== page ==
Resurrecting the dead
A very well meaning friend (aka client) recently popped an innocuous question: The wireless router which had been working perfectly till last week; worked no more. Could I help?
Like all tech-support professional brethren of mine, a hundred things that could go wrong; and hundred & ten ways to fix the issues instantly popped to my mind. The only quick fix of recycling the power to the device had already been tried out autonomously by my client. Clients are getting quite tech savvy these days. All other solutions either required me to be on the phone for extended periods on a late Saturday evening or request the client to come over to my place with the device. I chose the later as the lesser of two evils.
My Client true to his professional form was at my doorstep on the dot while my Sunday arse was just trying to come to grips with the position of the sun in the sky.
The wireless router is question is a D-Link DI-524 (H/W Ver B4, F/W Ver 2.03, FCC-ID: KA2DI524G) Wireless-G Internet Router. At my client’s place, it is connected to a Huawei DSL Modem/Router. The DSL Modem is configured in bridge mode and its the D-Link that is configured in PPPoE mode to perform On-demand dialing and routing.
The second quick fix to fixing a router is simply to reset it. This I desisted from performing right away since I had configured the router with a host of settings and didn’t wanna re-do all the settings. So I attempted to diagnose the problem with the router.
Exactly as the client had described, it indeed turned out that while the status indicator lights on the front of the router were glowing normally (Power:ON, Status: ON, WLAN:ON); the router’s wireless was undetectable. No amount of ‘Refresh’ in Windows ‘View Wireless Networks’ helped.
I connected the laptop I was using to diagnose the issue; to the router using a Ethernet cable. Windows correctly determined that ‘Network cable connected’ but could not setup the Network since an IP via DHCP was not received in time. Multiple attempts to ‘Repair connection’ through a few power cycles on the router were in vain.
Next, I assigned a static IP of 192.168.0.11 to the Laptop’s Ethernet interface and attempted to ping the D-Link router at 192.168.0.1 (the D-Link router’s default IP). No dice. I added additional IPs (192.168.1.11 & 192.168.2.11) to the Interface and attempted to ping a range of IPs known to be used by various router manufacturers. Still no dice.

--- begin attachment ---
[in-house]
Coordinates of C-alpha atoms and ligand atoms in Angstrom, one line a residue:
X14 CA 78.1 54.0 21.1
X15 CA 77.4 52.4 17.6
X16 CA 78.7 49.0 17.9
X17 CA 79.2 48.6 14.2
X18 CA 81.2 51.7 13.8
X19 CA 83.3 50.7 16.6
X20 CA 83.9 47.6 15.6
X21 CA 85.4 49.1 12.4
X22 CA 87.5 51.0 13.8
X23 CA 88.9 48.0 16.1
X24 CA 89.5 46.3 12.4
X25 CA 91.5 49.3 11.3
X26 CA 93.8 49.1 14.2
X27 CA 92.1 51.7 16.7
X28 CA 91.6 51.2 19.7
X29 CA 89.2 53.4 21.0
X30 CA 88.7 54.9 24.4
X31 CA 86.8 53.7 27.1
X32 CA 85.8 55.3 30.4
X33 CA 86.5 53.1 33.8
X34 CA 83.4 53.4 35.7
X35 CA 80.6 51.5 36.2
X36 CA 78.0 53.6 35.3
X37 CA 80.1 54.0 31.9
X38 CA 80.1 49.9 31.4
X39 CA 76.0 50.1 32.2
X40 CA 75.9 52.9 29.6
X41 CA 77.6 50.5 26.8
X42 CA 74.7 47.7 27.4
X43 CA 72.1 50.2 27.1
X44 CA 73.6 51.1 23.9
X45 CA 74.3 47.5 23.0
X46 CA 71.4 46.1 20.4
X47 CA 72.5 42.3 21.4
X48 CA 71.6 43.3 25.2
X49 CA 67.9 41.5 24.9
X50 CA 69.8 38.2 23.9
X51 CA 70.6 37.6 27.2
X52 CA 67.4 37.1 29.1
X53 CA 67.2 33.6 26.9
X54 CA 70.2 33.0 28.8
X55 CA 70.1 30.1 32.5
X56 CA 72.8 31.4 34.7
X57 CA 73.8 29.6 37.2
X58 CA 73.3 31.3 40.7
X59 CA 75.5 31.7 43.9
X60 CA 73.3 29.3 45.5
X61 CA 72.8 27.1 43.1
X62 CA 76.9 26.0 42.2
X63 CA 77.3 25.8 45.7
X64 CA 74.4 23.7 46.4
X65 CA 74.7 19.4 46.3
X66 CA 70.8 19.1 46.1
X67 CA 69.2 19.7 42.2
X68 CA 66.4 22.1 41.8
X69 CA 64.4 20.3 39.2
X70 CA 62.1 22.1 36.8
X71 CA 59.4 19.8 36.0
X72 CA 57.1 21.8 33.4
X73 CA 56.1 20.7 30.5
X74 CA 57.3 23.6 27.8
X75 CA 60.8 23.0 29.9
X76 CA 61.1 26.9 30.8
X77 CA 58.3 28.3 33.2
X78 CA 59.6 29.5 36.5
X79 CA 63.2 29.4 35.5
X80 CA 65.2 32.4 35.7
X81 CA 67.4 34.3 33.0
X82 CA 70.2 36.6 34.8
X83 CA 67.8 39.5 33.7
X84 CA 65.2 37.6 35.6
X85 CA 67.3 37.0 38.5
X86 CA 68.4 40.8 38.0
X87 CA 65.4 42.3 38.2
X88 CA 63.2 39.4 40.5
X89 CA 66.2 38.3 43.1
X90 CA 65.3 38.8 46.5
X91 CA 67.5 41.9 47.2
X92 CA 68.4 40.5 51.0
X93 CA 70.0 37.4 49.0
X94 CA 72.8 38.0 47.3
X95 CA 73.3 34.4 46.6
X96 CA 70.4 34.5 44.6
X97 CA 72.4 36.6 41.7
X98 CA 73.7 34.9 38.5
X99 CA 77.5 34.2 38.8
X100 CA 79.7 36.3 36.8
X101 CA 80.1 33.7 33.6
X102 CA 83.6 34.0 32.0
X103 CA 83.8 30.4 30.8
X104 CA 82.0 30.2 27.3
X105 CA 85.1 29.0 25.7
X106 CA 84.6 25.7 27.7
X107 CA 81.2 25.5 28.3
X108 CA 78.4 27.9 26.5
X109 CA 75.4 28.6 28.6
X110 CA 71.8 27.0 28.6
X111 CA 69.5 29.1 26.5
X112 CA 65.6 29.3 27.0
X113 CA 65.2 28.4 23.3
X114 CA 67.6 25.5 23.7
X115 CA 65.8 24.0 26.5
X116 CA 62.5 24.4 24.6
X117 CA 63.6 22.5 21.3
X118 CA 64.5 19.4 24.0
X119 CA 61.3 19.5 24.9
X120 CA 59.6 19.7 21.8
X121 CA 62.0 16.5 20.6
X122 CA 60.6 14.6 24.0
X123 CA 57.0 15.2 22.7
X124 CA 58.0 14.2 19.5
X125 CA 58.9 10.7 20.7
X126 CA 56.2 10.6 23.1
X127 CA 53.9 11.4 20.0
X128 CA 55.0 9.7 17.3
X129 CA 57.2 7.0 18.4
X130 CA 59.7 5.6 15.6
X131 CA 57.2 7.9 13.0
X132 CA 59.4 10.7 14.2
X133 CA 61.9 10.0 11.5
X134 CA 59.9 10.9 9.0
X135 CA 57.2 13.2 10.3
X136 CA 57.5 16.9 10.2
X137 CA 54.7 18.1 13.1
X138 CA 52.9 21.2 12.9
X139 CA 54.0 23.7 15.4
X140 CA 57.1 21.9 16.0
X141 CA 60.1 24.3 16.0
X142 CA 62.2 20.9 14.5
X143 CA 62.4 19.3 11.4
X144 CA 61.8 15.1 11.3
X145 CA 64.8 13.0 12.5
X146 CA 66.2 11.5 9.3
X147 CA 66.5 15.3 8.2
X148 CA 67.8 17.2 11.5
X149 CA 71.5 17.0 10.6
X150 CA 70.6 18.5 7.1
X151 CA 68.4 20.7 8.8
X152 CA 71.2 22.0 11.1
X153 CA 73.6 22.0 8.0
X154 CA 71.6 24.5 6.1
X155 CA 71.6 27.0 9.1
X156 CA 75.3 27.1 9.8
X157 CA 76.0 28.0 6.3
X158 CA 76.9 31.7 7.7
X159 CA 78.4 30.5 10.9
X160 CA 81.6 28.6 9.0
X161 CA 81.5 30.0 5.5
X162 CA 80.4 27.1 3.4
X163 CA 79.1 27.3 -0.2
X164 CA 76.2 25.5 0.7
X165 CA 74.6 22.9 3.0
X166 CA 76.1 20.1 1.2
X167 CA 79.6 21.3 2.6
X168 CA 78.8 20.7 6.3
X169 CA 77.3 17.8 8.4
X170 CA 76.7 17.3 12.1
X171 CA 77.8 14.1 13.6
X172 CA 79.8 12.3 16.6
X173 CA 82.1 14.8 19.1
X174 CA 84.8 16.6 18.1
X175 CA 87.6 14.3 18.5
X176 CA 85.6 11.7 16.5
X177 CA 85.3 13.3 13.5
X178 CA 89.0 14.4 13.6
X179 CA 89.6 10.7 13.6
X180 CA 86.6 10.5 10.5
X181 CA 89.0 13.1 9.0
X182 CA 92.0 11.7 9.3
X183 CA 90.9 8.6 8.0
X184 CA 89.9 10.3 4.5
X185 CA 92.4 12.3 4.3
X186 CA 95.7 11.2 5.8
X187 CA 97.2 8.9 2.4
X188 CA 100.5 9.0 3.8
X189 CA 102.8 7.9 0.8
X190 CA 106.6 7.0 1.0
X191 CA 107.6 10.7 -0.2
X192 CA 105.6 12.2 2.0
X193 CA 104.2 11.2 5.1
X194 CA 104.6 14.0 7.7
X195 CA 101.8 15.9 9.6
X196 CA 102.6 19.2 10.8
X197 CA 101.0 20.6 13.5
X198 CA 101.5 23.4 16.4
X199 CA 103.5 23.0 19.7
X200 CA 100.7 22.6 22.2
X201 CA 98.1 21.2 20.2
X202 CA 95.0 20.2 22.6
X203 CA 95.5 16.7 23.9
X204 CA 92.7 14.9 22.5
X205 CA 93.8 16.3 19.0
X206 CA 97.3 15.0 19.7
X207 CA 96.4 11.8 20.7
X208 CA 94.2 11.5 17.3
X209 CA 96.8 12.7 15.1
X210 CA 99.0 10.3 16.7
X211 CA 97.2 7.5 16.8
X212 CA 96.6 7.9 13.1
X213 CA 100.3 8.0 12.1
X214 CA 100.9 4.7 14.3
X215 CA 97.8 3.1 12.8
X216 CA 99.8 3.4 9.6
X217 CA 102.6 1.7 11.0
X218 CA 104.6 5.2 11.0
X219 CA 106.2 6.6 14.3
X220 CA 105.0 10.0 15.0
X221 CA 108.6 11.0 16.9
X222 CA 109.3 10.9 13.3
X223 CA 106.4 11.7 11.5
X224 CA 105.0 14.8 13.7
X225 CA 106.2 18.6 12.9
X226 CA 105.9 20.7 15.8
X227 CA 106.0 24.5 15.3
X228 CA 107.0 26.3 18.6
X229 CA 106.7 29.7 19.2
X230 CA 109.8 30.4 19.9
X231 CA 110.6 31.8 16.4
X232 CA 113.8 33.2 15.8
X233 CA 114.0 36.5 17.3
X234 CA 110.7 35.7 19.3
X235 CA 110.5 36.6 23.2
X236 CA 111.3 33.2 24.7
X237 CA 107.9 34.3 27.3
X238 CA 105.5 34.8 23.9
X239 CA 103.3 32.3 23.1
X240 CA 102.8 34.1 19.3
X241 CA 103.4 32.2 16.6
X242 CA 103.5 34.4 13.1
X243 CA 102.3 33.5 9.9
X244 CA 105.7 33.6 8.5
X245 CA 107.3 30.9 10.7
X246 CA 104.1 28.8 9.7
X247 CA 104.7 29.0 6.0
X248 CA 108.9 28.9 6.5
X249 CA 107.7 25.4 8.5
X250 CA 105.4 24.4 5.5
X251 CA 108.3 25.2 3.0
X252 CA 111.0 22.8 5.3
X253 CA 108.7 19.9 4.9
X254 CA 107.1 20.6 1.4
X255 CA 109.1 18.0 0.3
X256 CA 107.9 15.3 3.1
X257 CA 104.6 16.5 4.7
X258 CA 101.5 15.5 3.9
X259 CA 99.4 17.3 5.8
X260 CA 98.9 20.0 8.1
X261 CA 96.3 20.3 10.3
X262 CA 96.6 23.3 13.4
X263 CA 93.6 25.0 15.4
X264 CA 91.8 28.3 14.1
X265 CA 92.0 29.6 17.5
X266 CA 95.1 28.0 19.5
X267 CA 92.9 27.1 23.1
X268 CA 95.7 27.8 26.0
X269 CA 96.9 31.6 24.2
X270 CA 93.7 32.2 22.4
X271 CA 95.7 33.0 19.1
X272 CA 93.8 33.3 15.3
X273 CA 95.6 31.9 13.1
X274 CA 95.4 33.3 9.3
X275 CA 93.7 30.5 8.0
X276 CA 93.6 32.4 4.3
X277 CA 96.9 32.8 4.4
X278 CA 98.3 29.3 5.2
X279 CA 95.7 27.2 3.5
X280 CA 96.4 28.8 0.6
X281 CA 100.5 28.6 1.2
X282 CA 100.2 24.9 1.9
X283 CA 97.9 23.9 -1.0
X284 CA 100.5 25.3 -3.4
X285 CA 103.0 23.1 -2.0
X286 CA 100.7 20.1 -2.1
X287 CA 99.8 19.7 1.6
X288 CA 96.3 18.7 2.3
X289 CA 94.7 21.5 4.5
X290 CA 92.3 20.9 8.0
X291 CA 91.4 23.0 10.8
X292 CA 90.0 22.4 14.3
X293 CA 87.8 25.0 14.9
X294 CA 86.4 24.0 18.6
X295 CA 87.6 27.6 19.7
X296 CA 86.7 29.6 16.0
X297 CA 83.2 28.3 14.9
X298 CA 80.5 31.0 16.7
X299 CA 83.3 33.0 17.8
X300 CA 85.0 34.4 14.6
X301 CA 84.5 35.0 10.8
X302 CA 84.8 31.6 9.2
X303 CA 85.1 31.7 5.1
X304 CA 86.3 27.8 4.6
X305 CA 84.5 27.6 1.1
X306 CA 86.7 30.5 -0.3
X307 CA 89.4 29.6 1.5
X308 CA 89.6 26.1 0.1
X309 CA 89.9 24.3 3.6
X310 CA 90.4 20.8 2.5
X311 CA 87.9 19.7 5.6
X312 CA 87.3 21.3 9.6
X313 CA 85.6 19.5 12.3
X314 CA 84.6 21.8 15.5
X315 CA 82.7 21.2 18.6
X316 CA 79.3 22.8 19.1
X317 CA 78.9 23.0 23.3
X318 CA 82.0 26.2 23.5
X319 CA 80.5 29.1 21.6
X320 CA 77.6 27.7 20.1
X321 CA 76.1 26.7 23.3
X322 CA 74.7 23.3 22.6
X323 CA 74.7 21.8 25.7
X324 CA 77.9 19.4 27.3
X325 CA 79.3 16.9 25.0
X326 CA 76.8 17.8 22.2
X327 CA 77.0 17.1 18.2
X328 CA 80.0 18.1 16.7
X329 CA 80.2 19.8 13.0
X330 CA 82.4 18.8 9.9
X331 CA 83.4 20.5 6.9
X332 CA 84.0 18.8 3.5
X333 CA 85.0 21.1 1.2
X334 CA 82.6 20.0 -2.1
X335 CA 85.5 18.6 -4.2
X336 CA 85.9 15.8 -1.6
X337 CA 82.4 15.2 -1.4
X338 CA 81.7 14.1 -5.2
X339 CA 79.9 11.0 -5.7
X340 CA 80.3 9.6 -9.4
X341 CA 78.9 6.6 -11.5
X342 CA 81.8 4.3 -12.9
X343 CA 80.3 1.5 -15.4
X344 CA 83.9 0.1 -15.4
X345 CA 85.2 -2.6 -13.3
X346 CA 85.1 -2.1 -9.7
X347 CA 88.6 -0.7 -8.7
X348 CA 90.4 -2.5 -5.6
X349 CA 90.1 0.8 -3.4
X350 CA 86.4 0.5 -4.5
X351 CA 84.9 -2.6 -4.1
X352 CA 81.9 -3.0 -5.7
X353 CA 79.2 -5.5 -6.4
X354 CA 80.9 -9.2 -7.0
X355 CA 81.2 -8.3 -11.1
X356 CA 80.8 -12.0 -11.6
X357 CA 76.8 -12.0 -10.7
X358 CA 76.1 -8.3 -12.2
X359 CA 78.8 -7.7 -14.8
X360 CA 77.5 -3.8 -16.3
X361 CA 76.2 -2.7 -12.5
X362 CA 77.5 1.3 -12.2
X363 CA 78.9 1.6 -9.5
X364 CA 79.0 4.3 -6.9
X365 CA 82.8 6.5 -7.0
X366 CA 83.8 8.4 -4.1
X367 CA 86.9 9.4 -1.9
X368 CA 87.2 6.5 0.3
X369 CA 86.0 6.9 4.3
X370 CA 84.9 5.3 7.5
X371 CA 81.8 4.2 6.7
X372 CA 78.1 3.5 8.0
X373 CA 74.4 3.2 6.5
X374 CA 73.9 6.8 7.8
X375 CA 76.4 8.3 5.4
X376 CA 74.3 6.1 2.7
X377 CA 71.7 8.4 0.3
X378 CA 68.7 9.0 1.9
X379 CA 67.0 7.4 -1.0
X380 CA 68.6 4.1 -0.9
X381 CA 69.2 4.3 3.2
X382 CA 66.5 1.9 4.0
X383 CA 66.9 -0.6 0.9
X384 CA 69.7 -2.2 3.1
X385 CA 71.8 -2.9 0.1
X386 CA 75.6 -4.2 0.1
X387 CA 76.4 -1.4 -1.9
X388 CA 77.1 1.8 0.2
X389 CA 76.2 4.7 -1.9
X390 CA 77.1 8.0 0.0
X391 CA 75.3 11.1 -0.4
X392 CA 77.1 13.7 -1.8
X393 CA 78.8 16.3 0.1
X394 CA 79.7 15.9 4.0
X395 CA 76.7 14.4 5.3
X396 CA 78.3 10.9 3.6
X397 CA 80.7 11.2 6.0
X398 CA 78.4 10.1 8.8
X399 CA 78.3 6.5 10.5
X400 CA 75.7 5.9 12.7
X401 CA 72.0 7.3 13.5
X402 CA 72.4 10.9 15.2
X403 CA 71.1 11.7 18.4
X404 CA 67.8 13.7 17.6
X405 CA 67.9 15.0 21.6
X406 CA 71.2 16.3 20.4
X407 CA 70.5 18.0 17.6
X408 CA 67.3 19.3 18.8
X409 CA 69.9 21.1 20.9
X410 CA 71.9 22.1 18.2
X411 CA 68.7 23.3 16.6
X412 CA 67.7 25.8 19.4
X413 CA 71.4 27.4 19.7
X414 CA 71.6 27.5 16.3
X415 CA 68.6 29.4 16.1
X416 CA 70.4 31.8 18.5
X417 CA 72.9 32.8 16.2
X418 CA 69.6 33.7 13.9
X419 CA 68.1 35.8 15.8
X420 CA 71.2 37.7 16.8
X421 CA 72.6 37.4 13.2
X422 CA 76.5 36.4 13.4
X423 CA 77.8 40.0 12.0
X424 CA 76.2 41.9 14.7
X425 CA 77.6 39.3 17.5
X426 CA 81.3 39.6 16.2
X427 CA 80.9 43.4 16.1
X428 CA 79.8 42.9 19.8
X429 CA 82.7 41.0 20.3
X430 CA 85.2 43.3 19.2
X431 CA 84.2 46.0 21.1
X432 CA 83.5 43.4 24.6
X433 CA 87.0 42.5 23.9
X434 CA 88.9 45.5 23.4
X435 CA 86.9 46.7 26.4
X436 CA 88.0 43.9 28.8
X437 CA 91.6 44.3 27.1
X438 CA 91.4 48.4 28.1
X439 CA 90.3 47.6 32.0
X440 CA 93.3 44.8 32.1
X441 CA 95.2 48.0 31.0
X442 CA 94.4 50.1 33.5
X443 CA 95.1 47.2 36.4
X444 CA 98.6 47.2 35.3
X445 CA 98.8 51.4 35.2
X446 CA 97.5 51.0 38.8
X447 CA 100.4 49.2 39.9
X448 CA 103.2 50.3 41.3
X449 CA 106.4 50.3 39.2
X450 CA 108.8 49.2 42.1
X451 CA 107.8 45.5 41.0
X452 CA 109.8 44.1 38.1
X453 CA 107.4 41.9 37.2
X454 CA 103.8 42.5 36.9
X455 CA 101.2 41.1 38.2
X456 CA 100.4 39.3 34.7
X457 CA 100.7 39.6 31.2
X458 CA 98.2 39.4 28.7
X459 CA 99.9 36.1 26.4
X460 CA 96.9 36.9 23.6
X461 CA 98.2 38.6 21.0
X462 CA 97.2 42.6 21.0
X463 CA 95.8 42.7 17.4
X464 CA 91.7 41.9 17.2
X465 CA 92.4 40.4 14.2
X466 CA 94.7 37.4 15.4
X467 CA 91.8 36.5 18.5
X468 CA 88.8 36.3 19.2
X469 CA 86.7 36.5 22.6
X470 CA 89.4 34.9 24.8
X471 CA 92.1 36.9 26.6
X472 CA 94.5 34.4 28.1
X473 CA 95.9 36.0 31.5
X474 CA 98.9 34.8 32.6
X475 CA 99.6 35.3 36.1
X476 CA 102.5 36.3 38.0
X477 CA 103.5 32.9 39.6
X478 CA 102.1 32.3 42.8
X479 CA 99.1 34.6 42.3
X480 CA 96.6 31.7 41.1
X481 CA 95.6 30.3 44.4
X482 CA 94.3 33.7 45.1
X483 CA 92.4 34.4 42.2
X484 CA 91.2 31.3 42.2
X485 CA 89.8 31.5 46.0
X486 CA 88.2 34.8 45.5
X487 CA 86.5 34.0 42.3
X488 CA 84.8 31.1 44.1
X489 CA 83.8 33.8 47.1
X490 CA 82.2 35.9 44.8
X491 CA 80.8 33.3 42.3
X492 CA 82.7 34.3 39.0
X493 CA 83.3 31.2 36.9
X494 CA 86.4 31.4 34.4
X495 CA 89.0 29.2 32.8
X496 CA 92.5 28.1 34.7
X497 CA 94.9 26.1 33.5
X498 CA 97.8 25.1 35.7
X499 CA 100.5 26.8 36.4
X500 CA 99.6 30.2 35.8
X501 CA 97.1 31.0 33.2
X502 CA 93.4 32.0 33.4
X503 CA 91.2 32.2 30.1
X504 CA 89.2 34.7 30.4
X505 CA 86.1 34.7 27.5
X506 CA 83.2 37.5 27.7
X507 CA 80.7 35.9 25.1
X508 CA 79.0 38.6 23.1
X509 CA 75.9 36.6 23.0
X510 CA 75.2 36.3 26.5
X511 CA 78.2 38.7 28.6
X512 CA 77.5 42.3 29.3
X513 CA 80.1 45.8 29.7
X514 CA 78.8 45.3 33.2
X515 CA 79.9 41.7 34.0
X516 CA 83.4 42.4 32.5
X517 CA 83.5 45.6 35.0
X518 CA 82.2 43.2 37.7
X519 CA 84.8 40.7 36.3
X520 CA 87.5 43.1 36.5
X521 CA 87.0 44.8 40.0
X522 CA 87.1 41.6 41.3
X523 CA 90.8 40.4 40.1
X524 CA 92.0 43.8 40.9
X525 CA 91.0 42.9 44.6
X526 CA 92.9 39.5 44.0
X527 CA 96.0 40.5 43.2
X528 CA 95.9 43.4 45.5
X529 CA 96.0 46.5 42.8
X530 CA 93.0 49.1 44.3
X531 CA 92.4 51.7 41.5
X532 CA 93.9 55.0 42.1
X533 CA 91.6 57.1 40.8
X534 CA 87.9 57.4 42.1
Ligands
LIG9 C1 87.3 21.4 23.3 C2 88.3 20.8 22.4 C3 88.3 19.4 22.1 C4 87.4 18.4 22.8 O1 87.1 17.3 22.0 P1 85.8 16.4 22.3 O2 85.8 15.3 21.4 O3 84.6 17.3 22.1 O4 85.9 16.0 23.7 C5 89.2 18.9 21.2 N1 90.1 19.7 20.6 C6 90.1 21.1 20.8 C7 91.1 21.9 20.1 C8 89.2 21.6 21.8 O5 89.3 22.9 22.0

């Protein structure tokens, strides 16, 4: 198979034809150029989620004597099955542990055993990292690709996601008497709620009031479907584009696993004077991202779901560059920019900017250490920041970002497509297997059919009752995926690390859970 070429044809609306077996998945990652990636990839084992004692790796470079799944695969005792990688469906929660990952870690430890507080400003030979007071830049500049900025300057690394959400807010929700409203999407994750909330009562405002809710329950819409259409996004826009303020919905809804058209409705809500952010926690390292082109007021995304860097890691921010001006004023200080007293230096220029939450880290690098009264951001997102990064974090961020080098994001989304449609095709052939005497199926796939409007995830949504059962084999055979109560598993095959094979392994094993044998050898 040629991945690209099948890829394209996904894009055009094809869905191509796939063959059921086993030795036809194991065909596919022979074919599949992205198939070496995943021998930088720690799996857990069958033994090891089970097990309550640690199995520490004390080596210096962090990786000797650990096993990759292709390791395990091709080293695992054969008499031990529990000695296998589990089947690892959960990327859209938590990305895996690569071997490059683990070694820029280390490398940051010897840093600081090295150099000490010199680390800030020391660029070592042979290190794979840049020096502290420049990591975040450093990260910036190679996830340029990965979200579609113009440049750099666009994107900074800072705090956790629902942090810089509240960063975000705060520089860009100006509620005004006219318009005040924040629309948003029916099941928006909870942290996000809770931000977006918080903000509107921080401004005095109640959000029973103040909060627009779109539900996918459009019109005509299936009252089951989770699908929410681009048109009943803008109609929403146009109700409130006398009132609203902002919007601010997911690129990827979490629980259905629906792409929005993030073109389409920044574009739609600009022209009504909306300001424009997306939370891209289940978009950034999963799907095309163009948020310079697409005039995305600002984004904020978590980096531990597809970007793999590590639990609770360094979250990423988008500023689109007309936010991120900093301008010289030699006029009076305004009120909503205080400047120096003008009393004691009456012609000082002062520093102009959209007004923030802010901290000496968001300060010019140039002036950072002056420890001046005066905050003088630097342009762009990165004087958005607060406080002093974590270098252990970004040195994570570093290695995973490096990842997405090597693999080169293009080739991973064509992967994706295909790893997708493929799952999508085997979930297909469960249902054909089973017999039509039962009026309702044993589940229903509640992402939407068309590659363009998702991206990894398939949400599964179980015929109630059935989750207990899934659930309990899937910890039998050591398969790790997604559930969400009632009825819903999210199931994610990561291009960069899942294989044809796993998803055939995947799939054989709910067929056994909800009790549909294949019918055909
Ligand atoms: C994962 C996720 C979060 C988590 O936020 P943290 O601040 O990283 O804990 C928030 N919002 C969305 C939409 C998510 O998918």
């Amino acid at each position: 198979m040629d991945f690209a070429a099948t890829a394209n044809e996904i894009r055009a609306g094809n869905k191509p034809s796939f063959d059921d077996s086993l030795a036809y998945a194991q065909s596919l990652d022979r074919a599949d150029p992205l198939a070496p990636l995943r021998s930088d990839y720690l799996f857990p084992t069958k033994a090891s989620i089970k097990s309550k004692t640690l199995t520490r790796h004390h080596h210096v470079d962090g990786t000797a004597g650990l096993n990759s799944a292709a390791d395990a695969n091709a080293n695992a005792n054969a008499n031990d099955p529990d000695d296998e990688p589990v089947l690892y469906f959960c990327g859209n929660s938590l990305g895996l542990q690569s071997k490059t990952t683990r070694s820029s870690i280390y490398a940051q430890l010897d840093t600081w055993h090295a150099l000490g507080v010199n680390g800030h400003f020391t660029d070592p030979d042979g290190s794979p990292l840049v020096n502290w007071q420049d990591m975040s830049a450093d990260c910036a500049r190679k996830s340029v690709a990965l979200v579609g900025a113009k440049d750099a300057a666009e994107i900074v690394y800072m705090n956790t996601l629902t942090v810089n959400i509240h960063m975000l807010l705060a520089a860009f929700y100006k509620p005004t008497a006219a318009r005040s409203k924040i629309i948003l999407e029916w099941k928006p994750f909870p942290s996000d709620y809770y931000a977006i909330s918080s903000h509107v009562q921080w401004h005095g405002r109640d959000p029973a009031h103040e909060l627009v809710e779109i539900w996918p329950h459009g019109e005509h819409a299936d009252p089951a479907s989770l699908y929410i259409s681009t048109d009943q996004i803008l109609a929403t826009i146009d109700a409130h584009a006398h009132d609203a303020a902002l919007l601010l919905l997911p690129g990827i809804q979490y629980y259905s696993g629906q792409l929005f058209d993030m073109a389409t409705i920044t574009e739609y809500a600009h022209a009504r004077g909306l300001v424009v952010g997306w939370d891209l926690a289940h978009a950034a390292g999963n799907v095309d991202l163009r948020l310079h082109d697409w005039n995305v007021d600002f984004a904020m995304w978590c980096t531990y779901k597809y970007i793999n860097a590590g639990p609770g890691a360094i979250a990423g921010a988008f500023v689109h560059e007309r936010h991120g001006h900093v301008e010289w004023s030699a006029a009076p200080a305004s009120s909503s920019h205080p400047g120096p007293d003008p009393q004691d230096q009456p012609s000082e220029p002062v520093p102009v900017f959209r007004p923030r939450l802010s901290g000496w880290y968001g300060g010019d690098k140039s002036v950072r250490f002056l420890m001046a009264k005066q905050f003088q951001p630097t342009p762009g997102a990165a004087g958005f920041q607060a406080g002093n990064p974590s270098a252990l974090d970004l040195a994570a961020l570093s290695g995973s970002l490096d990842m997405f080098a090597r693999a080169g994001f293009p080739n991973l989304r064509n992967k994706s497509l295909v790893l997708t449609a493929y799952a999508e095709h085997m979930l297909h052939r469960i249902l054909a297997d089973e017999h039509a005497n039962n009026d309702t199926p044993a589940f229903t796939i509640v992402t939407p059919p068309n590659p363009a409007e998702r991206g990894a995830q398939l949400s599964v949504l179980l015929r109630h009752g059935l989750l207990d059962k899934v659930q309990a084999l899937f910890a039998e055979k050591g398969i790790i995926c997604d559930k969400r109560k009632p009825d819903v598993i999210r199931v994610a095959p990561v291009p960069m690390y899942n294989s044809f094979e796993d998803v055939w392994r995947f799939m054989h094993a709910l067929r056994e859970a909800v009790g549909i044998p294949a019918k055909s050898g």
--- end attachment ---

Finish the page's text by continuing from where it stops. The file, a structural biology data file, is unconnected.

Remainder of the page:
Next I attempted to apply the second known quick fix: Reset the router by pressing the ‘Reset’ button at the back of the router; adjacent to the power socket.
Very Important Note: For a wide range of routers, there are two types of reset that can be performed. 1) Factory Defaults Reset 2) Firmware Update Reset.
The Factory Defaults Reset simply returns the router to factory default configuration and allows reconfiguration of the router from a known point. To perform this reset, switch ON the router. Once the Router lights have stabilized, press the Reset button for a period of 10 seconds till the lights at front flash. Let go of the reset button. The router should reset and reboot itself.
The Firmware Update Reset wipes out the existing firmware on the router and prepares it to receive new firmware from the PC. This mode is generally used by the Router manufacturer and firmware update for this mode is rarely made available to the general public. To perform this reset, switch OFF the router. Press the reset button and power ON the router. Keep the reset button pressed through the power-up. Error lights on the router should indicate that the router is in abnormal mode.
Perform a firmware reset only if you know what you are doing. If you perform a firmware reset without the firmware updater software, your router is probably toast and you will have to return it for servicing.